Danny Harris is a DC-based photographer, DJ, and collector of stories. In September, he launched People’s District, a blog that tells a people’s history of DC by sharing the stories and images of its residents. Every day, People’s District presents a different Washingtonian sharing his or her insights on everything from Go Go music to homelessness to fashion to politics. You can read his previous columns here.
“I grew up in Auburn, Massachusetts. In 1991, I came to D.C. after graduate school as a Presidential Management Intern with the Office of Management and Budget. I thought that I would work here for a few years and then go back to Massachusetts. The longer I stayed, though, the more deeply routed I became. I met my wife here. We bought and renovated a house on Capitol Hill. We started a family here. Any notion of leaving got increasingly distant with time.
“Somewhere along the way, I got interested in this city itself and how to make it better. When Anthony Williams was appointed Chief Financial Officer for Washington, I was offered an opportunity to be a detailee in his office from my position in the U.S. Department of Transportation. When Mr. Williams became mayor, he asked if I would serve as CFO of the Police Department. Chief Ramsey had just come in from Chicago. There seemed to be so many exciting things going on at that time. With the Police Department, we were working on issues no less important than the safety of the citizens living in the nation’s capital. Still, I had no intention of staying with the city for longer than a few years. But, from the Police Department, I went to the D.C. Department of Transportation (DDOT), then Metro, and then became the City Administrator and Deputy Mayor. Now, I am back in the federal government as Treasury’s Assistant Secretary for Management, Chief Financial Officer, and Chief Performance Officer.
“One of the great stories from my time in the city is of the Circulator bus. Someone once described me as the father of the Circulator. I think that is an unfair description. There were so many people who had been working on this idea for a long time. There was the Museum Bus that cropped up in the 80’s then died, and the Blue Bus started by Ginger Latham, and the Georgetown Bid. The Blue Bus connected Georgetown and Dupont Circle. I mean, can you imagine two cooler destinations to go to and from? What was fascinating was that the bus served primarily workers in Georgetown. For them, the bus was a huge bonus because parking in Georgetown can be a nightmare and the transit connections can be unreliable. I used to joke that the bus schedule is a list of times that the bus will not come. This shuttle made it easy for people to get to work. The Blue Bus made it clear that there was a market for similar bus routes.
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“At DDOT, we shifted our mentality from roads and moving goods and people to connecting places. The Circulator fit beautifully into that and Mayor Williams was a huge supporter of the idea, as were Councilmembers Jack Evans, Tommy Wells, Jim Graham, and others. Councilmember Carol Schwartz gave me a year to make it work. We found these beautiful Van Hool buses with big windows and three doors in Oakland that the city didn’t have the money to operate. We found some cash from an old settlement related to when trolley prices went from 5 to 10 cents and a bunch of riders sued and won the old assets of the Capital Transit Company. That money had been put in a bank and was sitting there for about 30 years. The only thing that money could be used for was bus service in the District of Columbia. We used that $11 million to buy 29 buses.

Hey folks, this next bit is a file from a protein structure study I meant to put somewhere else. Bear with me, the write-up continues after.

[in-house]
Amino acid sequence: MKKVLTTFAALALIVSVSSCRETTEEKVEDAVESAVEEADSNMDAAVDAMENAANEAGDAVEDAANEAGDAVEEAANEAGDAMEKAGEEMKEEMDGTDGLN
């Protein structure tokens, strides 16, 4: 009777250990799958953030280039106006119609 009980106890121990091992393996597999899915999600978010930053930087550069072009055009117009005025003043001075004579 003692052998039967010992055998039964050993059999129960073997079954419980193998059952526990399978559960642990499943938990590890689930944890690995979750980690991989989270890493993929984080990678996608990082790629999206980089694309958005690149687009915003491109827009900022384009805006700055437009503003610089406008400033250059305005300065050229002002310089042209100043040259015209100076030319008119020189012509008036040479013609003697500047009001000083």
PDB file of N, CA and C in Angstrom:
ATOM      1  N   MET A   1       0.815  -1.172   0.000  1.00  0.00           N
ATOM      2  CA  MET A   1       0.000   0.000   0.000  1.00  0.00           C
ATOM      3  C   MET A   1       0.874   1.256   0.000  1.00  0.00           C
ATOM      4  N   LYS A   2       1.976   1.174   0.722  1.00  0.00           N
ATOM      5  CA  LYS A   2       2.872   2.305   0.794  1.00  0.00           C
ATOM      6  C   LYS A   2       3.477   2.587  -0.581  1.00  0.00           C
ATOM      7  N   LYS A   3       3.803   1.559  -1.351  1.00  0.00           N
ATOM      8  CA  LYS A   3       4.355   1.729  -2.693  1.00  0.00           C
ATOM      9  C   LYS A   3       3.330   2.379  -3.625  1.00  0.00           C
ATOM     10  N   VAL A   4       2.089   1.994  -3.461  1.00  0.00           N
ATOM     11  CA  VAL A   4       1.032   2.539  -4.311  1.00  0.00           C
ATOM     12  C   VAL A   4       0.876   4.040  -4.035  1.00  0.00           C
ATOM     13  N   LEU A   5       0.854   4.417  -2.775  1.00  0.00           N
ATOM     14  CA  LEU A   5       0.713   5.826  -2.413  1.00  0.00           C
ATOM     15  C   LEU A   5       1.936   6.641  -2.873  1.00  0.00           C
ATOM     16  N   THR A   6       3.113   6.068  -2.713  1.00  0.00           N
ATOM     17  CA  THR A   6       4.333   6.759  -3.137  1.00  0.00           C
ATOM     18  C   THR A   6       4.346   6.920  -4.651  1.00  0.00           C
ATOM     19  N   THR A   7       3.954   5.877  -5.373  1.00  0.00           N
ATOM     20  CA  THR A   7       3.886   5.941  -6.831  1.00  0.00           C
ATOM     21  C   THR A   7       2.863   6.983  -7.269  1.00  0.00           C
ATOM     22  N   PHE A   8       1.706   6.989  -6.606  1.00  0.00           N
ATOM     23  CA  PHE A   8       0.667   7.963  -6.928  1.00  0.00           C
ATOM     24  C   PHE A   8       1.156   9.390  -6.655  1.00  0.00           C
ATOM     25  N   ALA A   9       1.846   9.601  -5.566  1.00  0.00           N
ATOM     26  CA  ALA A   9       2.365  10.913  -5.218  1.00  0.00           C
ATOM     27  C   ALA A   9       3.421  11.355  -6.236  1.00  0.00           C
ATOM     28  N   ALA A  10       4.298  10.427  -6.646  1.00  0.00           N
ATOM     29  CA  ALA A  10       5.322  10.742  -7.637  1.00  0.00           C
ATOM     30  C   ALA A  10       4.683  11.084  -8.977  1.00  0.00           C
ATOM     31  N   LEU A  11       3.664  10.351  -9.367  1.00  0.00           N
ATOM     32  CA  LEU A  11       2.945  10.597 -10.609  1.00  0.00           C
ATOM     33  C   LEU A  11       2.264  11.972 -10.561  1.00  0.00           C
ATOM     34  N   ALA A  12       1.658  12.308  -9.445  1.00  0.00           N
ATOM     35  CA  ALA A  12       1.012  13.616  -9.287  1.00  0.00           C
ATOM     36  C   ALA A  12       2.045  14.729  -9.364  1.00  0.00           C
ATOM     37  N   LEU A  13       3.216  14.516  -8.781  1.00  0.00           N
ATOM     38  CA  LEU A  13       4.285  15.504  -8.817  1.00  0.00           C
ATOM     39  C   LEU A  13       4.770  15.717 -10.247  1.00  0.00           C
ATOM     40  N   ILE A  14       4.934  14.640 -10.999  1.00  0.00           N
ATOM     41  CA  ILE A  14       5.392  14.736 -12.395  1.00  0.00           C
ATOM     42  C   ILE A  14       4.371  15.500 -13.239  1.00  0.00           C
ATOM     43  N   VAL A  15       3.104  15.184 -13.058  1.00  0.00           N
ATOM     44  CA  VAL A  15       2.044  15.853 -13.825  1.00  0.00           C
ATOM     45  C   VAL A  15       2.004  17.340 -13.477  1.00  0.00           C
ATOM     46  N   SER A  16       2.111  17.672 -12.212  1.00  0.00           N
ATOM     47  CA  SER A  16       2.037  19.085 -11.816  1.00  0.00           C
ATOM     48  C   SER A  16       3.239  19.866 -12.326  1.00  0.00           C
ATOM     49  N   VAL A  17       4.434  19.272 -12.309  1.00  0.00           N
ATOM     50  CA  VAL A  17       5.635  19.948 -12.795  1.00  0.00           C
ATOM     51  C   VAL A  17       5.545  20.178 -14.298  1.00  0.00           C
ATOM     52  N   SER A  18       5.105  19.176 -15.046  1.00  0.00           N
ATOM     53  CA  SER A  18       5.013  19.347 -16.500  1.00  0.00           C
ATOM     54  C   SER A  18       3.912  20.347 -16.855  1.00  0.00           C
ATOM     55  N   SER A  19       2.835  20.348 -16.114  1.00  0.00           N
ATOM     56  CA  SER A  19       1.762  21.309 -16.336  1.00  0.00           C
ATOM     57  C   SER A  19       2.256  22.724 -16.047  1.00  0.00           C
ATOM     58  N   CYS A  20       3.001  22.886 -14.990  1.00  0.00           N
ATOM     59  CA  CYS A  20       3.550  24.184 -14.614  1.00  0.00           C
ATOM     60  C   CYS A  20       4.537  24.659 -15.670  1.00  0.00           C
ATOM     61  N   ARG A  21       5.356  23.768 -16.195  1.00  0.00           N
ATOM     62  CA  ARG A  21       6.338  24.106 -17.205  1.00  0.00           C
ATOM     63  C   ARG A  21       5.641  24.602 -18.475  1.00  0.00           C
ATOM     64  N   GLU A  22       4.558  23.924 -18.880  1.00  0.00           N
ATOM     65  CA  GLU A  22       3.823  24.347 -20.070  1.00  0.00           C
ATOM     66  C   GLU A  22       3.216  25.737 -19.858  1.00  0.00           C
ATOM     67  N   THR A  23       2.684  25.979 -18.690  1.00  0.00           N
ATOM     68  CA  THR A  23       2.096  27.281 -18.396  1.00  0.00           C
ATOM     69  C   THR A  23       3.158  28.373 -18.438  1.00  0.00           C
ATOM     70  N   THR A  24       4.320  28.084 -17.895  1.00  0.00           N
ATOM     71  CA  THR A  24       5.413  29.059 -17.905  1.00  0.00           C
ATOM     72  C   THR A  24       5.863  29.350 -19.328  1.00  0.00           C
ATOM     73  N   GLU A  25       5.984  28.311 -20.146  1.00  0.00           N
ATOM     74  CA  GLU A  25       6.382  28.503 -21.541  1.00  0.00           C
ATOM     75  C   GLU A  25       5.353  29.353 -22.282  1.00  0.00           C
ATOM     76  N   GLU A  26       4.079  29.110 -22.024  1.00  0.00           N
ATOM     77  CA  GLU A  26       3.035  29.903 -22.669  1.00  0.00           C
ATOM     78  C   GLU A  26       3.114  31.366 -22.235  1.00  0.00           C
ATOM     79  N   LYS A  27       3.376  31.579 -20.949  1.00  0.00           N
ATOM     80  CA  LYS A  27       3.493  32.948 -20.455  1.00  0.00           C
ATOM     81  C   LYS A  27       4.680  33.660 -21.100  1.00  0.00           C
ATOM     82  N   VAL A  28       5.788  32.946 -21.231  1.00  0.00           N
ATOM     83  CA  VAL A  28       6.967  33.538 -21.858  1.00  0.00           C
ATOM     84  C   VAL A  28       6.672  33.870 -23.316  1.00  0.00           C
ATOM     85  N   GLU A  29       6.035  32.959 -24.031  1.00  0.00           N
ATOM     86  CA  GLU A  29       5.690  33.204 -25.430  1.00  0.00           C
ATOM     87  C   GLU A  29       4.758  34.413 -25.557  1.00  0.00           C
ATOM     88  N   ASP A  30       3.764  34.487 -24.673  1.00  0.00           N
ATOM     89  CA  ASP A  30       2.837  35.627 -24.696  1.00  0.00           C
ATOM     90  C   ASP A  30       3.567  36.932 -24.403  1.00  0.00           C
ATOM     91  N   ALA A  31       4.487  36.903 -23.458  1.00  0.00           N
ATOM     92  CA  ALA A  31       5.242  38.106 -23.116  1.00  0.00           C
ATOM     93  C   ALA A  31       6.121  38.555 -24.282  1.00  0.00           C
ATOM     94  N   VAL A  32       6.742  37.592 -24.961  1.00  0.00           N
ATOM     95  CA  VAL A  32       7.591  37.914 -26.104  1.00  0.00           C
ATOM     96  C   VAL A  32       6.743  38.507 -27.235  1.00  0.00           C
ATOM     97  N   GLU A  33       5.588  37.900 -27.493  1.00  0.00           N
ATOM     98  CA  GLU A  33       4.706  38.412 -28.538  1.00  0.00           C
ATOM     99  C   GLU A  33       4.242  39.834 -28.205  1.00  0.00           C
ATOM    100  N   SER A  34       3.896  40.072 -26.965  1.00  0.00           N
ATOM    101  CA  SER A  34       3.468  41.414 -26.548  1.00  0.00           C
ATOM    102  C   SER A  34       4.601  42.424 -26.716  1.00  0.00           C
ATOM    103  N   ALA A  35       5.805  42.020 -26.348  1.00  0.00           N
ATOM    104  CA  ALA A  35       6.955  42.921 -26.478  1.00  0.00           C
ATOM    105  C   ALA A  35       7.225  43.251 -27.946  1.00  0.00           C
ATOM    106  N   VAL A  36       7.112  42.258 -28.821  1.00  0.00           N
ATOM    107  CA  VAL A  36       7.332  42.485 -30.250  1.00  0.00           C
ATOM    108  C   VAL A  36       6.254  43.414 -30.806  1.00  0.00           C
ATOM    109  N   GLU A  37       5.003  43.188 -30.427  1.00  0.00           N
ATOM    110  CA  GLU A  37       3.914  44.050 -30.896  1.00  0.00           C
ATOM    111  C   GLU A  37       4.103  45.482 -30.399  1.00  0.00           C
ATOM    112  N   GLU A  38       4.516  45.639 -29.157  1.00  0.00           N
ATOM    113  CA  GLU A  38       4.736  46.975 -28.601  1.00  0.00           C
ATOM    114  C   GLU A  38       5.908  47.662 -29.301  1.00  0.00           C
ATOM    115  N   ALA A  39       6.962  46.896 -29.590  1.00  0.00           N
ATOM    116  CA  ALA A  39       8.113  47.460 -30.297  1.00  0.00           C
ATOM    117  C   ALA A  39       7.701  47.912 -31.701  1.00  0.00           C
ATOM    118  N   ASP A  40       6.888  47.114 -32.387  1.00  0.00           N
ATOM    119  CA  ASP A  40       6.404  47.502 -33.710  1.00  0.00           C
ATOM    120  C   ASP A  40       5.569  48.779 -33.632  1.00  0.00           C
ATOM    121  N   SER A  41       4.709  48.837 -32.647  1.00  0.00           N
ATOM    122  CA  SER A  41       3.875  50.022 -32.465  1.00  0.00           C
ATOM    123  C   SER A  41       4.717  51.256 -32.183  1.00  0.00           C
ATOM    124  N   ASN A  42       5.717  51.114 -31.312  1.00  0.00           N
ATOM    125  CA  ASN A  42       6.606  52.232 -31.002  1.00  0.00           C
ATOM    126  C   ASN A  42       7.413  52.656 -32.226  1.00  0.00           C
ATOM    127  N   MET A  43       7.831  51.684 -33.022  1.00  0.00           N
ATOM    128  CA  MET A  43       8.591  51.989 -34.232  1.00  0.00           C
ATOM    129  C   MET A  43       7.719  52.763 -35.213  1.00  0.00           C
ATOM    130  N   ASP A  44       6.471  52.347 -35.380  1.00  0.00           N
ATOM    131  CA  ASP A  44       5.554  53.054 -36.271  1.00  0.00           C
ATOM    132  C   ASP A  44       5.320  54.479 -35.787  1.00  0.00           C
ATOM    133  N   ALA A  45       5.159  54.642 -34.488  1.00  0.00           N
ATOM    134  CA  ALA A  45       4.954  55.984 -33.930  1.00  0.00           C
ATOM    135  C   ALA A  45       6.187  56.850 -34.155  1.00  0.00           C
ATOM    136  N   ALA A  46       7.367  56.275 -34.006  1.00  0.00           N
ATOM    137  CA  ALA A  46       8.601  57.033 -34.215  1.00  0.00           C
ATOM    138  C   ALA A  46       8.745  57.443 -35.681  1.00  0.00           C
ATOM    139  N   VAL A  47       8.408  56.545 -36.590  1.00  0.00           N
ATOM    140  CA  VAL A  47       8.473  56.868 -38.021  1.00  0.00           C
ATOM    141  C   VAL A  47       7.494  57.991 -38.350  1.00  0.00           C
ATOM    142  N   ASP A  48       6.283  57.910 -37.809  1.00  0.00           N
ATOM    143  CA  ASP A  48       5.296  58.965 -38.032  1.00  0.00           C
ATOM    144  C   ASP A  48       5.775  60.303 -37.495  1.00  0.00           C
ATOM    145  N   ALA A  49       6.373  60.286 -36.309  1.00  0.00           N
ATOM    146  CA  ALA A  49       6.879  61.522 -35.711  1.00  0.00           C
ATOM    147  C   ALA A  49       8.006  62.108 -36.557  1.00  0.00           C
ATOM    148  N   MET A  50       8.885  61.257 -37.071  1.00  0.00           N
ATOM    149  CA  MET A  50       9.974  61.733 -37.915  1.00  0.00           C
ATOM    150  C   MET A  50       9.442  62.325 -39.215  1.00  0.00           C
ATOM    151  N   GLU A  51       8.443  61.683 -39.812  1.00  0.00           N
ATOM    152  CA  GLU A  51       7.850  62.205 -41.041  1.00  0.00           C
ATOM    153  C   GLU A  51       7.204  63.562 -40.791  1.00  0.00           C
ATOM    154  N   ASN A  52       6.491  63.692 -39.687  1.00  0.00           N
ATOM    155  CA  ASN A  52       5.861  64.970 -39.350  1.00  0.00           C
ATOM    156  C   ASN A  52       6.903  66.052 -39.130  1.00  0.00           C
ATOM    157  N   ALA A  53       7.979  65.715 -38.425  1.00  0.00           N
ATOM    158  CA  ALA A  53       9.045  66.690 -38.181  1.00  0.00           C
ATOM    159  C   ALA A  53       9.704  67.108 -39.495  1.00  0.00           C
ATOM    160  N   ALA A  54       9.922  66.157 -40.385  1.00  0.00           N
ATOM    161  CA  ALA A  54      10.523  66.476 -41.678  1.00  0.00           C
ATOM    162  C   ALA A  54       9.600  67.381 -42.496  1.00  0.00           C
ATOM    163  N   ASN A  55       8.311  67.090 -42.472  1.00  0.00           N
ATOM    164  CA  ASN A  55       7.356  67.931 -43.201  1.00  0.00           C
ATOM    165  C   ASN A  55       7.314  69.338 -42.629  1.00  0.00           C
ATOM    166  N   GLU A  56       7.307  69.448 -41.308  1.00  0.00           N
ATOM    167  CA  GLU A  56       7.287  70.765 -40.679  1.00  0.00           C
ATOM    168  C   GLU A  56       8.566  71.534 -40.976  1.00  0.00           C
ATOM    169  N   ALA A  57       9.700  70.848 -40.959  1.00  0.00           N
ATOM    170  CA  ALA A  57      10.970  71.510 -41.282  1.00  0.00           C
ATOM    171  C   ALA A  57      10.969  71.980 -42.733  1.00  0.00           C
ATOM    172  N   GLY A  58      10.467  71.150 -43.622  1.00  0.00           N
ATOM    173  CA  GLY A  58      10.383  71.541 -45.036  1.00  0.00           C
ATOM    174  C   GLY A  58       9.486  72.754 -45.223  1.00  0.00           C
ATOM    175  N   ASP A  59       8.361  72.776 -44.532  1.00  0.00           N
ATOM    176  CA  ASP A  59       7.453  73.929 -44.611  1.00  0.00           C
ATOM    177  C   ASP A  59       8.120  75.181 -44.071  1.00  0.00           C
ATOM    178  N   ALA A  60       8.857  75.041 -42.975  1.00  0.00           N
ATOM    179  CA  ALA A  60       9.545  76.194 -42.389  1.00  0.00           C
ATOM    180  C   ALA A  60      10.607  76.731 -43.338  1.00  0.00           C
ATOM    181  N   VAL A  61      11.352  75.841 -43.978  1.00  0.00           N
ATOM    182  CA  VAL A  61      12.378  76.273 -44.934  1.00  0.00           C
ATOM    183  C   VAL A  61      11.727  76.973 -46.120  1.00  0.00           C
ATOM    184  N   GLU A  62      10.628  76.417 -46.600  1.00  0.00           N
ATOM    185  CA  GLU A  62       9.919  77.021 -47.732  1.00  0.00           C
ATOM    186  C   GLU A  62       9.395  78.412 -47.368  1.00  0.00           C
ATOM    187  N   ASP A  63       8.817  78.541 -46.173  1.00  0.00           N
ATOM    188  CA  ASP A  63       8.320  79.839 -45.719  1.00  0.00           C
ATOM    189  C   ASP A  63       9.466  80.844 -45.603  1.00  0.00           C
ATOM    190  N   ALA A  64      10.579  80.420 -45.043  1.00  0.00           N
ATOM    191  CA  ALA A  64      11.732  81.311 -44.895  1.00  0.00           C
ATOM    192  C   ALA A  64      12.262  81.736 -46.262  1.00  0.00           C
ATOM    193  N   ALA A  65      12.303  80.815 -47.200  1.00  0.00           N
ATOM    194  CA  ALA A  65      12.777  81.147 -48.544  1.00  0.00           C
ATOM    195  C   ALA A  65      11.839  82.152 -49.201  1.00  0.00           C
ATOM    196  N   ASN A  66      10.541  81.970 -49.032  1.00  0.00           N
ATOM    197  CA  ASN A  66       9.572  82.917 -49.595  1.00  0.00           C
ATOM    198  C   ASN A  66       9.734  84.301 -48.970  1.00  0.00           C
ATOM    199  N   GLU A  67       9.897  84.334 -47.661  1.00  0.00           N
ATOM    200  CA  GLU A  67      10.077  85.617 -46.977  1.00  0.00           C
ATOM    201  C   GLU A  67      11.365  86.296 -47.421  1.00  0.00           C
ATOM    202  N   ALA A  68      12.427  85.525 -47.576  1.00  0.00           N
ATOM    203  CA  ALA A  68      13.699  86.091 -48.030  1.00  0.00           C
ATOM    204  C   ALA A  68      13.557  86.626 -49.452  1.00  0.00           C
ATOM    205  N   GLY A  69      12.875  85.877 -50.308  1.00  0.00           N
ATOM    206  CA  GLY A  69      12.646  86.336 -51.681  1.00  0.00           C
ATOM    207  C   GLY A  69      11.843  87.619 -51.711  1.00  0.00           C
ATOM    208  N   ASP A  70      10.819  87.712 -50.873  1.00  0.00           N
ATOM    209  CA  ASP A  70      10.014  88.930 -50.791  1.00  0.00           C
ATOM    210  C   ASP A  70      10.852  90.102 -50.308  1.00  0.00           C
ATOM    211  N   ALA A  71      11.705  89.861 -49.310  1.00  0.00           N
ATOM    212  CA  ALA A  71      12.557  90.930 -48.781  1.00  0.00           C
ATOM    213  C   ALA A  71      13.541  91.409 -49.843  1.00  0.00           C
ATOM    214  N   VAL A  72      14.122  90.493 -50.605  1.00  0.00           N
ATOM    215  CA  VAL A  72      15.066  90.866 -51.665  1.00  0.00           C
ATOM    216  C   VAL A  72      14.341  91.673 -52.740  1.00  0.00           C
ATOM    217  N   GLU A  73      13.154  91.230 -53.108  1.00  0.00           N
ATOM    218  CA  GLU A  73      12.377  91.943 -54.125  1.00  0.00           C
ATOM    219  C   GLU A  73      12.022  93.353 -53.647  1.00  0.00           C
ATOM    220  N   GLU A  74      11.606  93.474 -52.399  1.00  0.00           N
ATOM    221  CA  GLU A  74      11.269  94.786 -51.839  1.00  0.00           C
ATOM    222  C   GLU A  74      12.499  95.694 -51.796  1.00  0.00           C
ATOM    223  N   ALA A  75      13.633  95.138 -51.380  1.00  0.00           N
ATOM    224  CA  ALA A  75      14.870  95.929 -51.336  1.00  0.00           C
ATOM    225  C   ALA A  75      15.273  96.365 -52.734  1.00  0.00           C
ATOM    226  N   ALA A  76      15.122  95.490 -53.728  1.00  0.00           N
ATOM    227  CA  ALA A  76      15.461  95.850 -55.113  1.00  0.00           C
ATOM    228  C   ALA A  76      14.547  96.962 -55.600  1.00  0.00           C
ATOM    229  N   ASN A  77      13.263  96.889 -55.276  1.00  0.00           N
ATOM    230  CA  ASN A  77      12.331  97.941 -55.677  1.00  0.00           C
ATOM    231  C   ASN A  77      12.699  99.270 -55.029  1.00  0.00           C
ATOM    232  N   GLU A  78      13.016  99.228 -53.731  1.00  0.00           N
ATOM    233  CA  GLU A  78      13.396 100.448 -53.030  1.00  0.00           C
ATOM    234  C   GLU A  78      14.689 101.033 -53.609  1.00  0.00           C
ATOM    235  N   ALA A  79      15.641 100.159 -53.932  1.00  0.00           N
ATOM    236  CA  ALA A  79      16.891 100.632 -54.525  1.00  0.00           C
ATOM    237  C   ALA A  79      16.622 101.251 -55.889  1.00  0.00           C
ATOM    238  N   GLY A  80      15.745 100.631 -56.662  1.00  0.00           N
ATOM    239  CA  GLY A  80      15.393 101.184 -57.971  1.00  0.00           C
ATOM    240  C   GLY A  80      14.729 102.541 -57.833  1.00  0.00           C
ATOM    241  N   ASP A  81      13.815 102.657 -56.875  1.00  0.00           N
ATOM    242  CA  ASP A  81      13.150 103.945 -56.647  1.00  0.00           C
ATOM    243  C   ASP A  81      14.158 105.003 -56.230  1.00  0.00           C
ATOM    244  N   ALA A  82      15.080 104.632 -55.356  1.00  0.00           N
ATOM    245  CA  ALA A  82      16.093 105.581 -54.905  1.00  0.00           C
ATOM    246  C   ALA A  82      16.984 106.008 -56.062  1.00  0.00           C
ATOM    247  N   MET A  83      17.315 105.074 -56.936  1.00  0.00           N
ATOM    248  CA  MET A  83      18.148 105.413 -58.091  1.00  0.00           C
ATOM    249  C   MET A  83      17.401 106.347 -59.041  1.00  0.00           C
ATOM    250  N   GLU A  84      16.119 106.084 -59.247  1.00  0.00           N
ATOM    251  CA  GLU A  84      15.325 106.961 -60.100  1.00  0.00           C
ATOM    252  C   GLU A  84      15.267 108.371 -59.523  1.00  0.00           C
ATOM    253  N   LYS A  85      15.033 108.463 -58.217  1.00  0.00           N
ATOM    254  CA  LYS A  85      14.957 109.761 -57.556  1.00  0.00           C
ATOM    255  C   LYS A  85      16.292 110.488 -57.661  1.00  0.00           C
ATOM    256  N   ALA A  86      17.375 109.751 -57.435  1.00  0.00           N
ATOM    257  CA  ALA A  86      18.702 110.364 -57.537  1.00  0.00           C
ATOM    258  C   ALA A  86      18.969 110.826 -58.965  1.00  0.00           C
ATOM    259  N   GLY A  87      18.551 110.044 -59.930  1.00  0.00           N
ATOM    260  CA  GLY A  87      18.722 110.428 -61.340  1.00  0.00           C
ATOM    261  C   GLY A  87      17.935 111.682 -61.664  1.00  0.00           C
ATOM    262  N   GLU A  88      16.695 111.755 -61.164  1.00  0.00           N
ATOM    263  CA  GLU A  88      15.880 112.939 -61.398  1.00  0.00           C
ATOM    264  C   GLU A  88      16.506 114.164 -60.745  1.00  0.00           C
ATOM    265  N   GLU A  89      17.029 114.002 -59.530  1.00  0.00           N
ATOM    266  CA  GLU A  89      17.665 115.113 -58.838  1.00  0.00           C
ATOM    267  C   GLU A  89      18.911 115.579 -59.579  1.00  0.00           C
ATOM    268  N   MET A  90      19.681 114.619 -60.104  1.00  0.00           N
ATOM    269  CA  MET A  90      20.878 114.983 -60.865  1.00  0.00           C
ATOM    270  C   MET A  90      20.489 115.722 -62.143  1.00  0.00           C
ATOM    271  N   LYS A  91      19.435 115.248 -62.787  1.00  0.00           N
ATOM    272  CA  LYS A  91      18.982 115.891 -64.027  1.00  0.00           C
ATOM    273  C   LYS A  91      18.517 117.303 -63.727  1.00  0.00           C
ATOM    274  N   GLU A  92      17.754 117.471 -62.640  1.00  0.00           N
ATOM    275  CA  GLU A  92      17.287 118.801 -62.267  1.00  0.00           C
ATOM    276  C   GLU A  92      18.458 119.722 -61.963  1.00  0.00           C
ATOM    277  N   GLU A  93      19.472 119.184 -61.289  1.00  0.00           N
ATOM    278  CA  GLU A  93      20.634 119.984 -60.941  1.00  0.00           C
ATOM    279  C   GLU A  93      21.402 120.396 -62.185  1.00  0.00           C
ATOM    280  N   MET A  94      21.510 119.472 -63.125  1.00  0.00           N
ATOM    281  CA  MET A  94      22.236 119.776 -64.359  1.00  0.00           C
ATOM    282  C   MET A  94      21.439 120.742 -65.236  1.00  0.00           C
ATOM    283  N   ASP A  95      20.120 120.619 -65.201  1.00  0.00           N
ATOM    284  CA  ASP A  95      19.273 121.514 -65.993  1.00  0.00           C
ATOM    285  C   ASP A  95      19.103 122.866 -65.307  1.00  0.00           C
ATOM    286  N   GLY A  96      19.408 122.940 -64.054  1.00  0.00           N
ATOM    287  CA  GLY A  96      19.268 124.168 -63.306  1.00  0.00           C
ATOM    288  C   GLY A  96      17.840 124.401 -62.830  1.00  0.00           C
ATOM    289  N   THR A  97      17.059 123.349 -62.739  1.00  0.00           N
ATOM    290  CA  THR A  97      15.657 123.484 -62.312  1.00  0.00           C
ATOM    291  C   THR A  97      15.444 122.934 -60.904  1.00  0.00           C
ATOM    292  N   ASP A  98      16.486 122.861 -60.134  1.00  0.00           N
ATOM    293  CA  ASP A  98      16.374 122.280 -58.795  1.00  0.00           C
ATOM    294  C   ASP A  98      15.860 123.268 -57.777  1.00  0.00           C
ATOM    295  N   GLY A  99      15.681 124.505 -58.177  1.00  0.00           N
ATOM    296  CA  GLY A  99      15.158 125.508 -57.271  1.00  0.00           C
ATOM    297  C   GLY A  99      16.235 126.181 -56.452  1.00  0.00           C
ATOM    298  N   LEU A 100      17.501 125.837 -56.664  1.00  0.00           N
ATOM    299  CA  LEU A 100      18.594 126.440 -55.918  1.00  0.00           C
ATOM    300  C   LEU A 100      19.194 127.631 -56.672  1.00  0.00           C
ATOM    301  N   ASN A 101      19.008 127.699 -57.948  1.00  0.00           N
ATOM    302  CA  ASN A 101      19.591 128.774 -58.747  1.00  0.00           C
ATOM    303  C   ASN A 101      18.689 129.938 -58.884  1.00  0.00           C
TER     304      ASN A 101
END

“The Circulator was what we called the project. We had focus groups to name the bus and tried things like the Go D.C., or D See, or one route would be Zip and the other Zap. Overwhelmingly, much to the horror of the brand people we brought in, people voted for the Circulator. They said, ‘But it is so bureaucratic.’ But, this is Washington and the answers people gave for why they liked the name Circulator was that it described what it does.
“People who had never ridden buses before were riding the Circulator. Polls showed that people liked that it came frequently and started and ended in places that people recognized. It was a model of what bus service could be. Since then, Metro went on to build some of their express routes and bring on much cooler-looking bus equipment. They also started NextBus to inform people about bus schedules, so people would have more faith in the bus system. Finding those ideas that are already sitting there like the Circulator and implementing them and finding ways of making things that people take for granted more interesting, those are the projects that I love working on.
“My time in the city was one adventure after another. The great thing about the city is that you need to deliver services every day. There is an old joke in municipal governance that a mayor runs for office every day because someone’s garbage needs to get picked up or someone needs to respond to a 911 call. That really focuses you and shows you that it is all about the outcomes and service delivery to the taxpayer. Trying to bring some of that focus to outcomes and the need for speed is what I am trying to bring to the federal government now.
“While I work for the Treasury, I will always stay connected with D.C. I still have so many friends who work for the city. People still stop me all the time to ask what I think about this and that. I just can’t not share my views. My life is here. My family is here. There is no way I could remove myself from D.C. life short of moving to Alaska. Even if I did that, I think that people would still call me there to see what I think about things happening here.”
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